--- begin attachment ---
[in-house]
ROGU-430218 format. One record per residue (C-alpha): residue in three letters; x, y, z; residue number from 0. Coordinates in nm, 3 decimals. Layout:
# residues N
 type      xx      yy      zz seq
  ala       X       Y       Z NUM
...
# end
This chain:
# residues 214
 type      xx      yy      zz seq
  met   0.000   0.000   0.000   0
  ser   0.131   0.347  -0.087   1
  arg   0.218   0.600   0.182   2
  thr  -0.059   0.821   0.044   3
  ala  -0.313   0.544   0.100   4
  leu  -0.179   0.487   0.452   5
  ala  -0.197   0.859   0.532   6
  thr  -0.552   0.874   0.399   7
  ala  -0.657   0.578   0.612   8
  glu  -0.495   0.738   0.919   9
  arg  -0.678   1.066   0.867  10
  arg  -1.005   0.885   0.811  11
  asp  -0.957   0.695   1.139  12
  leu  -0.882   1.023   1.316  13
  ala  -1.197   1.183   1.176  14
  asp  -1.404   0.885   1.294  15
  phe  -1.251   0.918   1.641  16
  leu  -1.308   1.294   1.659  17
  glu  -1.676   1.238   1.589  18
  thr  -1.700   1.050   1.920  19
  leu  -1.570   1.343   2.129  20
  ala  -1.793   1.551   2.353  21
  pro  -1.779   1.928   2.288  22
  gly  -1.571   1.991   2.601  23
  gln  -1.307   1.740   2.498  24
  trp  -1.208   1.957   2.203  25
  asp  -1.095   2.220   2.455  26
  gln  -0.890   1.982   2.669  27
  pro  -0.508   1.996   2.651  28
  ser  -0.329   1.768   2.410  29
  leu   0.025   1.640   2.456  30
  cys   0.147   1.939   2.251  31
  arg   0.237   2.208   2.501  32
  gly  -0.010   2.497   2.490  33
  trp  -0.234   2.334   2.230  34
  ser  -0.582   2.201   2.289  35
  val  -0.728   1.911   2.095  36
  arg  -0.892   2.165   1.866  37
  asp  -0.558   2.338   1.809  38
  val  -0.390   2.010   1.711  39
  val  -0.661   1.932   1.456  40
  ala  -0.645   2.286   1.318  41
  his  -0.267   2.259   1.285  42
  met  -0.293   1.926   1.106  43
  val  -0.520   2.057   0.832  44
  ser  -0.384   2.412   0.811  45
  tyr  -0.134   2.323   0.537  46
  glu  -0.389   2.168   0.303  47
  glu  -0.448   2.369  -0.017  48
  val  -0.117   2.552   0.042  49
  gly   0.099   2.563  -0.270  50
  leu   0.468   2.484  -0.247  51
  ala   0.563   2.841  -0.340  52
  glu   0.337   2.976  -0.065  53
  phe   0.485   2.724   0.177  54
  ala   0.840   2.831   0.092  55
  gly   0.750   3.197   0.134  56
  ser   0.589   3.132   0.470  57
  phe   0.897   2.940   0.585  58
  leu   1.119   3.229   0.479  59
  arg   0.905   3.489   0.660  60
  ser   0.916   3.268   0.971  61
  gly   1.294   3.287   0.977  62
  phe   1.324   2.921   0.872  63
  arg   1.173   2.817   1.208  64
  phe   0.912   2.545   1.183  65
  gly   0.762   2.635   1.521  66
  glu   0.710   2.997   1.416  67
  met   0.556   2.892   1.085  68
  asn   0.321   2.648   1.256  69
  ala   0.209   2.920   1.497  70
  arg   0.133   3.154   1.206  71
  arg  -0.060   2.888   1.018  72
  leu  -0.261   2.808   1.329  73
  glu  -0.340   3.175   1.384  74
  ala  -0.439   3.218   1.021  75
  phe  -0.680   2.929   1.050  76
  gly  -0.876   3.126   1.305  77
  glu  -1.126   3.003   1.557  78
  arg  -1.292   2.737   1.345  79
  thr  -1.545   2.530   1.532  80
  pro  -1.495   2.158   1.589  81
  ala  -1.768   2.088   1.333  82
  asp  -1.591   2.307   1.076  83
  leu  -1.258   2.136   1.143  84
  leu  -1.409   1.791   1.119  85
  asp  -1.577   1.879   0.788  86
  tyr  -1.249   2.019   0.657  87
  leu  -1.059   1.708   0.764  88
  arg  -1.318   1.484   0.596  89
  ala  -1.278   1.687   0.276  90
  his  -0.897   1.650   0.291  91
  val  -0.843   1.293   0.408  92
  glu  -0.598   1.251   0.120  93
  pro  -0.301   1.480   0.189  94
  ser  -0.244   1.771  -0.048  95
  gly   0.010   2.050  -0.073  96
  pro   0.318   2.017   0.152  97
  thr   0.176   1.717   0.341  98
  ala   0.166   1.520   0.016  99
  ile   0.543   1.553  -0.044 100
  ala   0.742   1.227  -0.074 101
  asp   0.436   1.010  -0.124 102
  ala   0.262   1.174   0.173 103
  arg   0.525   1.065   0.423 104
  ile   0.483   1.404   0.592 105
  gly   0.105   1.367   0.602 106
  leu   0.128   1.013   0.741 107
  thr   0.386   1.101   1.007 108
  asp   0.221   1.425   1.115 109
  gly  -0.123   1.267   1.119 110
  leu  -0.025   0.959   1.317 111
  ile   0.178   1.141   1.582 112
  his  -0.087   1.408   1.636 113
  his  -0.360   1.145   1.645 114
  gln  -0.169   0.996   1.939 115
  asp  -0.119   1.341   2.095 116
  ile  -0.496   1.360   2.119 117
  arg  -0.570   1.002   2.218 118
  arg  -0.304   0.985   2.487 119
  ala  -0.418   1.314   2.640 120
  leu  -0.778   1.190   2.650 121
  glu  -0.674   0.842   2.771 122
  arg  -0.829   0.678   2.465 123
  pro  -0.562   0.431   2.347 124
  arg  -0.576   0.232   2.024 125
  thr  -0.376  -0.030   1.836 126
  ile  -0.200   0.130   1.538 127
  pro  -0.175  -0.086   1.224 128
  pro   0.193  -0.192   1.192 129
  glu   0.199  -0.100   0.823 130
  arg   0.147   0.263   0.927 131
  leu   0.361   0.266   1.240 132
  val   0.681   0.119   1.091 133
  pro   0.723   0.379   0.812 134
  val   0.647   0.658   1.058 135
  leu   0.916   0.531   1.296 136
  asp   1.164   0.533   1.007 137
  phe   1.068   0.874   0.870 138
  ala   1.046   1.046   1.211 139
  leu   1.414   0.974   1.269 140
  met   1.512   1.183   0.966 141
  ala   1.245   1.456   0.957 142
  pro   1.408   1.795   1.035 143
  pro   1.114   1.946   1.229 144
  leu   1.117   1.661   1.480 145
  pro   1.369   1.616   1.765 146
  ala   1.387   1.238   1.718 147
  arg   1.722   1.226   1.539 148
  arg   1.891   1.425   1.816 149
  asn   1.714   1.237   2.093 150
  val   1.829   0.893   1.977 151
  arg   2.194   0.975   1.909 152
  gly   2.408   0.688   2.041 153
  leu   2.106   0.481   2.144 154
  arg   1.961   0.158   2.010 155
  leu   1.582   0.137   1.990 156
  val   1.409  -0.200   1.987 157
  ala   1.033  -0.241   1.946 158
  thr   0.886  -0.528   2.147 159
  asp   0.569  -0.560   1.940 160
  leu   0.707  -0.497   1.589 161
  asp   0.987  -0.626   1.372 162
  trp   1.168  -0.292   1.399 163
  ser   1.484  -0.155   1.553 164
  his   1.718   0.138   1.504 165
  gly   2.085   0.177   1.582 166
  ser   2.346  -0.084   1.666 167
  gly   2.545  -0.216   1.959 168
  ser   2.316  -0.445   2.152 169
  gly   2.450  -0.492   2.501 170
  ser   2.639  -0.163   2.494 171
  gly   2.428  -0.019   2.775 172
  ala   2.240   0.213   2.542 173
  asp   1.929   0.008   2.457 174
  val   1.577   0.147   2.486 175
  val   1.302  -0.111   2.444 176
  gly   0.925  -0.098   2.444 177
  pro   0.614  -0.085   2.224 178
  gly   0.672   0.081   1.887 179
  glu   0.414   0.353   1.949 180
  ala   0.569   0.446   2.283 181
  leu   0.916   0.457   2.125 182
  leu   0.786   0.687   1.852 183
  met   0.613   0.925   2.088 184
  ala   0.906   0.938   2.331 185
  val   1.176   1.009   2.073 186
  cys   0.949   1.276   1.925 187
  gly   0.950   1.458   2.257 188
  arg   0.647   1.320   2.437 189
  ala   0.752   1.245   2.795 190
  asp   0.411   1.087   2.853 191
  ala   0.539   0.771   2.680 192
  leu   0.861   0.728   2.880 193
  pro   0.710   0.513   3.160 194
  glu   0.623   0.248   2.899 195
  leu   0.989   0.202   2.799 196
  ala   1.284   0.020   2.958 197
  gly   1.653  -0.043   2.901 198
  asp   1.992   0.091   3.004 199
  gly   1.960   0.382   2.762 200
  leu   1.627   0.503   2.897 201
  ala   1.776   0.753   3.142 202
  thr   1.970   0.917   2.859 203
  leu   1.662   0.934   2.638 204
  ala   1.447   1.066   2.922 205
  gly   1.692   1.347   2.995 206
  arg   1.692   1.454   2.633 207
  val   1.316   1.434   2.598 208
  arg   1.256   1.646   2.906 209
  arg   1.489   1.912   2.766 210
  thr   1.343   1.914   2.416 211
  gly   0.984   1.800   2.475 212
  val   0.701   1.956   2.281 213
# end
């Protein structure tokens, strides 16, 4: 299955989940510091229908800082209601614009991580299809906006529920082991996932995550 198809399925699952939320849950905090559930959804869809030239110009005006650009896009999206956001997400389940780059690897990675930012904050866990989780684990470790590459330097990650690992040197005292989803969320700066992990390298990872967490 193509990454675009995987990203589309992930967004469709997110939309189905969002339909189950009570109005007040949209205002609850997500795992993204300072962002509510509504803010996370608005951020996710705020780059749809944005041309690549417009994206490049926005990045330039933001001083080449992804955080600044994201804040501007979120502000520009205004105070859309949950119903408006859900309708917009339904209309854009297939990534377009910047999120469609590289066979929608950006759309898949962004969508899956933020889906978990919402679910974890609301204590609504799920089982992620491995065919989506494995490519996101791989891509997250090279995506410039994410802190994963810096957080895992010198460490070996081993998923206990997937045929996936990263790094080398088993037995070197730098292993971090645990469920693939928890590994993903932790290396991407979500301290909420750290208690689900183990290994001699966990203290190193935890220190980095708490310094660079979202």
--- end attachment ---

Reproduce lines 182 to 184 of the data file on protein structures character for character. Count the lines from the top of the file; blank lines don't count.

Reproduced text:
  ser   2.639  -0.163   2.494 171
  gly   2.428  -0.019   2.775 172
  ala   2.240   0.213   2.542 173